Our modern synthetic view of evolution represents the collective wisdom of investigations carried out over five centuries, beginning with the first detailed comparisons of fossils to living organisms. When adequately sampled, fossil mammals exhibit many of the patterns expected of gradually evolving species. Morphological variation in early Cenozoic mammals is comparable to that of modern mammals, and study of successive samples closely spaced in time indicates that species are dynamic, changing continuously and continually at variable rates including rates that characterize their transitions. Anagenesis is an important mode of speciation and (pseudo) extinction. Cladogenesis is also important, but more difficult to document. Species durations are more dispersed than would be expected if they were Poisson-distributed, indicating that they are interdependent and extrinsically determined. All time series can be modelled as random walks at some rate on some scale of time. Successive samples of Hyopsodus closely spaced in time are more distinct morphologically than predicted by random genetic drift, suggesting a deterministic component of change (possibly selection). Most evolutionary rates scale as a function of time. Temporal independence of evolutionary rates was previously known only in artificial selection experiments. Here the first instance is reported for evolution on a geological scale of time. Slowing molecular change in primate evolution may be due to natural selection. Repeated regularities cannot be explained by stochastic processes alone, and evolution is more than random.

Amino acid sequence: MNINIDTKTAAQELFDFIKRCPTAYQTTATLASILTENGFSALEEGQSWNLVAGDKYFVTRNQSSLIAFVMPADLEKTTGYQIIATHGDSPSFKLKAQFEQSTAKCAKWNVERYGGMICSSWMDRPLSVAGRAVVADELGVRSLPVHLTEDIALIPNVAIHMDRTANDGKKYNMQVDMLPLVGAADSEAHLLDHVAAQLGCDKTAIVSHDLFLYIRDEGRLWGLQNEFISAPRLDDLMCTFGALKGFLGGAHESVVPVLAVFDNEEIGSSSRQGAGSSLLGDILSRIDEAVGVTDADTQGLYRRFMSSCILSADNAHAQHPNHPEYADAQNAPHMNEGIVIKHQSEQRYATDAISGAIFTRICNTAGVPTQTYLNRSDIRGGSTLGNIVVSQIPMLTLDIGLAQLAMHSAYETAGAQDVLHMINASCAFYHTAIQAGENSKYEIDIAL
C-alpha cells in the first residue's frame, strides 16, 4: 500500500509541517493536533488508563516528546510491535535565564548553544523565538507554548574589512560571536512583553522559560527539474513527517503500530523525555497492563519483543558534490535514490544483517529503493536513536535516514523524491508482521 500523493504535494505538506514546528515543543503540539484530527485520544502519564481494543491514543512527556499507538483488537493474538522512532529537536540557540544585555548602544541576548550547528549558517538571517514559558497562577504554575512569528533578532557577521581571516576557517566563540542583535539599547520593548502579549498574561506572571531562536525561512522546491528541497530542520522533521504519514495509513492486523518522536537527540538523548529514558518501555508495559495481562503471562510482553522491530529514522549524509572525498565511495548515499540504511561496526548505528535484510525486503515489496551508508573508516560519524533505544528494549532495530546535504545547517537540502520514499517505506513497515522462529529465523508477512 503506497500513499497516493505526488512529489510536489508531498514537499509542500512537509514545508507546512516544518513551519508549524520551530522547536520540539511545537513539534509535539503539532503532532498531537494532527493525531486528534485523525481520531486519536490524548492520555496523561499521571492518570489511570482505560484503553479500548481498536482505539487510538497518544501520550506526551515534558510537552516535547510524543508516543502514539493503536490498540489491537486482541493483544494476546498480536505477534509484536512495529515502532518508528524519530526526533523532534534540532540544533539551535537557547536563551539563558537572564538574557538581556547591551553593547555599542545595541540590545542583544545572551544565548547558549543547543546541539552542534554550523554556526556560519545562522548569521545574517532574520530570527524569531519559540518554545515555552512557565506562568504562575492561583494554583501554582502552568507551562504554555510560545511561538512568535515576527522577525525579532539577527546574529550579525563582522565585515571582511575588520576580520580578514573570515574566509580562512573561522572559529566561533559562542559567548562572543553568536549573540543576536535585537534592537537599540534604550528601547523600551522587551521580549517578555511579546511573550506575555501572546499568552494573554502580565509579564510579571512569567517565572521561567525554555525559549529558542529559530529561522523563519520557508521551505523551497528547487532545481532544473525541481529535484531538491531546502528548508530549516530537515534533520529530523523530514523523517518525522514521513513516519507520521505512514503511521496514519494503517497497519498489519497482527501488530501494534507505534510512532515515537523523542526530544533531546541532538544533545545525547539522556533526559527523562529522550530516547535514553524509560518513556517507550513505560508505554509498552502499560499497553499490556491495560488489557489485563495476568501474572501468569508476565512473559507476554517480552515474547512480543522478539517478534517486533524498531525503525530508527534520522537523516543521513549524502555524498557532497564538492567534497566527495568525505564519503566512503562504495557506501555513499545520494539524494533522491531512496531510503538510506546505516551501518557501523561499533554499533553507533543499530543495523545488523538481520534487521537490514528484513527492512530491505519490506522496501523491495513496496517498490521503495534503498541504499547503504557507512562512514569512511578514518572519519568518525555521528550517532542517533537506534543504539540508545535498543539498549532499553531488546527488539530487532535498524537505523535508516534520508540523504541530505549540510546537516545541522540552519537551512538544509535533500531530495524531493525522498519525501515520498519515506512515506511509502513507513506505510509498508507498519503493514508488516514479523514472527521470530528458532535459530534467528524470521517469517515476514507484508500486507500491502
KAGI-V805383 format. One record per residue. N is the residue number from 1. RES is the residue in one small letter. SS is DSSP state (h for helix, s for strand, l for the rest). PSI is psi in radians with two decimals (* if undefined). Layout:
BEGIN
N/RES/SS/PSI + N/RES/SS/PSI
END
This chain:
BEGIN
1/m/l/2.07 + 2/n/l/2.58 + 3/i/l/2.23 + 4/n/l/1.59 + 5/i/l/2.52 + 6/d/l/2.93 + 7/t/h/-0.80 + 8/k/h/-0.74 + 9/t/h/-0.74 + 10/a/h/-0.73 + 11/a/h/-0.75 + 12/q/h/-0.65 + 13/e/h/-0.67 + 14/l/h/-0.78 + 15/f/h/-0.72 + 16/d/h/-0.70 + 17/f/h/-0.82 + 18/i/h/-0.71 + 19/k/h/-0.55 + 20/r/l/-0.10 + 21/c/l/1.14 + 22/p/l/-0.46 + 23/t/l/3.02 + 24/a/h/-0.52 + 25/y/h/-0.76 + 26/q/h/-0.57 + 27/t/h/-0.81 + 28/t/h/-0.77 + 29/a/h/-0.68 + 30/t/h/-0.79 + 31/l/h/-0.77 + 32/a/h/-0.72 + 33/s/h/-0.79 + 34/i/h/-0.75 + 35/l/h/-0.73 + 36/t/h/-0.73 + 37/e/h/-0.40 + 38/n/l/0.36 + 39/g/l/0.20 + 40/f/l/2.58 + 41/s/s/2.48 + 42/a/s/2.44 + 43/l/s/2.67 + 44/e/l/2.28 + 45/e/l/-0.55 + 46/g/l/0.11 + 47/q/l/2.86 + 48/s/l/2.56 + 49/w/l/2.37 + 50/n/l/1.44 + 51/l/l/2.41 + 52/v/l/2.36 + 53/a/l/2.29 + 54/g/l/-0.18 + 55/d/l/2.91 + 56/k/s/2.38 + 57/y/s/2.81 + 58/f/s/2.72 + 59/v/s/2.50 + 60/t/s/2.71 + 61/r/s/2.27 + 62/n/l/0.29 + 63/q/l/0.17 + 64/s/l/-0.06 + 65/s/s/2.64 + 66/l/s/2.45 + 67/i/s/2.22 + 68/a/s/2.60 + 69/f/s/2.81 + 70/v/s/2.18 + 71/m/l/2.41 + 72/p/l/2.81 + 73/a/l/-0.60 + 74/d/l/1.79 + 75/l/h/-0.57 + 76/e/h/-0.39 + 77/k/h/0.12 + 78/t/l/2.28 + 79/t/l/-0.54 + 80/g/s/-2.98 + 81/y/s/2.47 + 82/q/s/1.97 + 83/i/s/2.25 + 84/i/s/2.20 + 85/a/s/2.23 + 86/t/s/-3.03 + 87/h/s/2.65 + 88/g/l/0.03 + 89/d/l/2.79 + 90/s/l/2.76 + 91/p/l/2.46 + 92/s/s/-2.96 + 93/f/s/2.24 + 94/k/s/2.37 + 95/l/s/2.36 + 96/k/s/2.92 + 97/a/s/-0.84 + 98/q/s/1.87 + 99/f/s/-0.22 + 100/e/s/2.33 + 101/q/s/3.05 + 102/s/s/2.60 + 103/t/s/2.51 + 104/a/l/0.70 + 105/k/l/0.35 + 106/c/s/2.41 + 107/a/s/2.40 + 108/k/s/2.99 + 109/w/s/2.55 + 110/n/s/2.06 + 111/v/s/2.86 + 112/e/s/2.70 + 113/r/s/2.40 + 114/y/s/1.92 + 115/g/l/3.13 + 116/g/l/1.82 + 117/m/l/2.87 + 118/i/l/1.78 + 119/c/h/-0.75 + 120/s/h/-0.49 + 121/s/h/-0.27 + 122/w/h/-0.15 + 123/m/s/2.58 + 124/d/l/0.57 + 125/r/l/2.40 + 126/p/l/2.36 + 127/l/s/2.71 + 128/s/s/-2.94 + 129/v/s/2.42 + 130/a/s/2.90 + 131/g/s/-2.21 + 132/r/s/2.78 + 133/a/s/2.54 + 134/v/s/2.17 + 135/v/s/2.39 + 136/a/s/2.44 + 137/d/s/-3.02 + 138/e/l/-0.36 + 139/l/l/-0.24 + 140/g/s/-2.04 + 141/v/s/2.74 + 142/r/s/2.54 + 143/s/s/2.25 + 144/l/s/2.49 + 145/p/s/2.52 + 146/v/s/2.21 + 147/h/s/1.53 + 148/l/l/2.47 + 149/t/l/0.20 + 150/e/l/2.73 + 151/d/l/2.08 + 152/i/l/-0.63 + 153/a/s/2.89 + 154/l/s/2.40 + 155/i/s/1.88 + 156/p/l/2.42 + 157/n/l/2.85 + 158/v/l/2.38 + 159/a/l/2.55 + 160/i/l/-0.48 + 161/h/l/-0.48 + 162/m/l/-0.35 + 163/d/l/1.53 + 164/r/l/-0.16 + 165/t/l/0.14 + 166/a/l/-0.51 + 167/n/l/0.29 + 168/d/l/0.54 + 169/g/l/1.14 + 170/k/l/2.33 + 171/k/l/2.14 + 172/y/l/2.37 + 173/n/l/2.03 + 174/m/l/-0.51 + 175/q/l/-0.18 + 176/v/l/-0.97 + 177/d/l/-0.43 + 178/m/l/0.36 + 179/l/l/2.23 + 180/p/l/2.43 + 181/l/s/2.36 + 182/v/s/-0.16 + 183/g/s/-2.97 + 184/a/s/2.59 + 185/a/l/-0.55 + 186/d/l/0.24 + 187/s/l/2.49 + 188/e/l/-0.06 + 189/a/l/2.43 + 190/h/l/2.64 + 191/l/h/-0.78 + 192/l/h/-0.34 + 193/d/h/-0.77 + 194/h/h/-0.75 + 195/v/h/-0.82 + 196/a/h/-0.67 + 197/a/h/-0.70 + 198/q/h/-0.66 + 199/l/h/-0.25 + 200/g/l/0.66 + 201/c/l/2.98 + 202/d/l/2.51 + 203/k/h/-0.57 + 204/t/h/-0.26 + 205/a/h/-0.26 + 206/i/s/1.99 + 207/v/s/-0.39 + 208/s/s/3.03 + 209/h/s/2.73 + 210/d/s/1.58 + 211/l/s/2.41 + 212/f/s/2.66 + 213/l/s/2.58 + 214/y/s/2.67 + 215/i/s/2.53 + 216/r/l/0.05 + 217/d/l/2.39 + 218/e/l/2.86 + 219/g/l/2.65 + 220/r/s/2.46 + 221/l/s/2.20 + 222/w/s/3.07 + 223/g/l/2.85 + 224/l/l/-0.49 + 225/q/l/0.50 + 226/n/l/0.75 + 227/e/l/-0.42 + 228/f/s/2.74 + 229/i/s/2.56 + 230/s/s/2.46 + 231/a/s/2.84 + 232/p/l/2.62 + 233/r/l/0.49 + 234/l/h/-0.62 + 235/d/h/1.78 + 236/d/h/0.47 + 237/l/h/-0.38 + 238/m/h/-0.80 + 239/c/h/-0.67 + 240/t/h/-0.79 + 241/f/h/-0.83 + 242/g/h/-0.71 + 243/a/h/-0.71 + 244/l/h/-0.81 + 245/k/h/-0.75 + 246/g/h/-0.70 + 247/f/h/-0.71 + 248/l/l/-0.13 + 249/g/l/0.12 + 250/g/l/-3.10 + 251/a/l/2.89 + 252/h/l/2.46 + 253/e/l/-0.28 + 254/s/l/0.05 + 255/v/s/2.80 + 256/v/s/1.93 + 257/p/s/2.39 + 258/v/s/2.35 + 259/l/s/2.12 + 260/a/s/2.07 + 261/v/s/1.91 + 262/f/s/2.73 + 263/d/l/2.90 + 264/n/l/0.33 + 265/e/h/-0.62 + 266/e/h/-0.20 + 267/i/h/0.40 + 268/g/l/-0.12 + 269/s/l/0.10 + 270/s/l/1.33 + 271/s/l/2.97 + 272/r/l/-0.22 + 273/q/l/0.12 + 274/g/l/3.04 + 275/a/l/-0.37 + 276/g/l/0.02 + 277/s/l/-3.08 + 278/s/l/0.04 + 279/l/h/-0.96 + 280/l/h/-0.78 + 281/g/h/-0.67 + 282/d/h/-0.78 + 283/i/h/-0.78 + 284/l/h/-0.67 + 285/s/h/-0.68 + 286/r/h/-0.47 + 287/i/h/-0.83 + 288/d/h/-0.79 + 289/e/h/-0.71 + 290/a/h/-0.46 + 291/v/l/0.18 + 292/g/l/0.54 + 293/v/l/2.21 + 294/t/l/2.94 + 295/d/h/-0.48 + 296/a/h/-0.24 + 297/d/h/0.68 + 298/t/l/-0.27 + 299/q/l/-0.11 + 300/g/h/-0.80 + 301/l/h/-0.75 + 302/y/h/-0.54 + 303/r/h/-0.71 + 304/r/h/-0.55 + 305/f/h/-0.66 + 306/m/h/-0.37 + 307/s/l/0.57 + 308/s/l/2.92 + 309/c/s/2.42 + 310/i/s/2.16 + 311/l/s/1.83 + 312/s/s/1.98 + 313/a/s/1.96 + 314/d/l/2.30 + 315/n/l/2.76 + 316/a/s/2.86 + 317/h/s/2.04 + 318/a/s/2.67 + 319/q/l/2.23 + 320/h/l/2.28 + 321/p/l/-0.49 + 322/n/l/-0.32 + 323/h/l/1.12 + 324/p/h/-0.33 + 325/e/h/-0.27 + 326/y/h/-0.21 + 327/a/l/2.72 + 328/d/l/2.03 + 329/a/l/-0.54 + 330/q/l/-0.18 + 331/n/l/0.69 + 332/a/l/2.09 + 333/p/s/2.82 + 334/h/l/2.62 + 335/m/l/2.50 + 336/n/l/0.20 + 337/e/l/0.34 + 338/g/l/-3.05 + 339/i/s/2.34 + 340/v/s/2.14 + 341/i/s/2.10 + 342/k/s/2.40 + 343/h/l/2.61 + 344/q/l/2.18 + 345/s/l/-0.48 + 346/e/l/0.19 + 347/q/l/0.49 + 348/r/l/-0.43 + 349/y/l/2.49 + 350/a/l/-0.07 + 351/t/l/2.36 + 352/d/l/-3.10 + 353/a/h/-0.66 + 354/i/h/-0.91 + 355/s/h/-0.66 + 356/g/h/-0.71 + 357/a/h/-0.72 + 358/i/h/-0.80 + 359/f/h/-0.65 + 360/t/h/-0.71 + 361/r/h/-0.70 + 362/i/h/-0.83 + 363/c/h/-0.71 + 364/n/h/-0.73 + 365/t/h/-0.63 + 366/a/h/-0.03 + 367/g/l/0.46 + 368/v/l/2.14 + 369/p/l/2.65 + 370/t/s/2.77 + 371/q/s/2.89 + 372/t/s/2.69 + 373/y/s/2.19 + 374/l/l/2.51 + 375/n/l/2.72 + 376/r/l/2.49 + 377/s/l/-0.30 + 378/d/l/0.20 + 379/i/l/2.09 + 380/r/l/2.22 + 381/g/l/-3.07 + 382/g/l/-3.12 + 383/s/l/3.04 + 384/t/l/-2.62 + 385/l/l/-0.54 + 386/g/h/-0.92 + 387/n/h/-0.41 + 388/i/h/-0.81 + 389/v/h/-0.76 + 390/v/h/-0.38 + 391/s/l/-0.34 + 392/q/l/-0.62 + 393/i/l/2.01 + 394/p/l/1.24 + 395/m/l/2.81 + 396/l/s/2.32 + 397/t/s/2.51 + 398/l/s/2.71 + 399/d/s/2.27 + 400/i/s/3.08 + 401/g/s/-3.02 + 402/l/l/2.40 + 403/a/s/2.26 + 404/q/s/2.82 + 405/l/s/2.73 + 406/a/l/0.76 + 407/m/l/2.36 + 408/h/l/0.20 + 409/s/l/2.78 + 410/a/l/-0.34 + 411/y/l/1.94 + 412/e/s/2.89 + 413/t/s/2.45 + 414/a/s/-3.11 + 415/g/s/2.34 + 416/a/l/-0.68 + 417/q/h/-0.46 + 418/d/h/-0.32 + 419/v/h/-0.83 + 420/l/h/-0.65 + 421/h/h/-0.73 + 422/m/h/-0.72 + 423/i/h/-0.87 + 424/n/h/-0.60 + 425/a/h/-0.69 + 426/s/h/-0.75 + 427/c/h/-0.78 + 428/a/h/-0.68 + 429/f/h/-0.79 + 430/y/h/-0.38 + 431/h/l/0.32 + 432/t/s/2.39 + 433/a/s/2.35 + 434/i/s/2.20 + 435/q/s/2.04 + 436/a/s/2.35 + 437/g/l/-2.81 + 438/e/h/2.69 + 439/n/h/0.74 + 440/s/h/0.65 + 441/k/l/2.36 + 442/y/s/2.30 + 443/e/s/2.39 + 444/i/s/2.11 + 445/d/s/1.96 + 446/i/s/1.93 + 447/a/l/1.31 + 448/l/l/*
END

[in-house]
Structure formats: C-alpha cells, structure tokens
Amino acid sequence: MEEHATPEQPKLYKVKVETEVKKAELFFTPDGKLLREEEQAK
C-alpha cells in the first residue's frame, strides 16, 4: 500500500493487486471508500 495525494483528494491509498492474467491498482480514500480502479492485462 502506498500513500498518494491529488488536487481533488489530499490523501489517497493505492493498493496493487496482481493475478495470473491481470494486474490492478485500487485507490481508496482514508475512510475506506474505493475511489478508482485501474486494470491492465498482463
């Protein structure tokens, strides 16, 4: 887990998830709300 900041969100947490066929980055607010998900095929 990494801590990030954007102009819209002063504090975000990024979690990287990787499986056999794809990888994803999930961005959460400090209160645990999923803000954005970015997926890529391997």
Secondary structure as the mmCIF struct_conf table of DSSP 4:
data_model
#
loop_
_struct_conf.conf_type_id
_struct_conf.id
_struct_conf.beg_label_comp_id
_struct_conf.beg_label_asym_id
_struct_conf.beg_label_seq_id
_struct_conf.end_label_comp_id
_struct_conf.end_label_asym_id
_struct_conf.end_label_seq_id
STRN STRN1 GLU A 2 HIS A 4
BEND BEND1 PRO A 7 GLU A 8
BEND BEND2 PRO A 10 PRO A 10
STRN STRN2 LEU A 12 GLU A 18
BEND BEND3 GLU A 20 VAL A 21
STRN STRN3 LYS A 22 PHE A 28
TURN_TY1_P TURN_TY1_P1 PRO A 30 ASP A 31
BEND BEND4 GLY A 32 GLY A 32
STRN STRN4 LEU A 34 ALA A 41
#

KeywordsEffective Population Size Fossil Record Intrinsic Rate Stratigraphic Section Successive Sample
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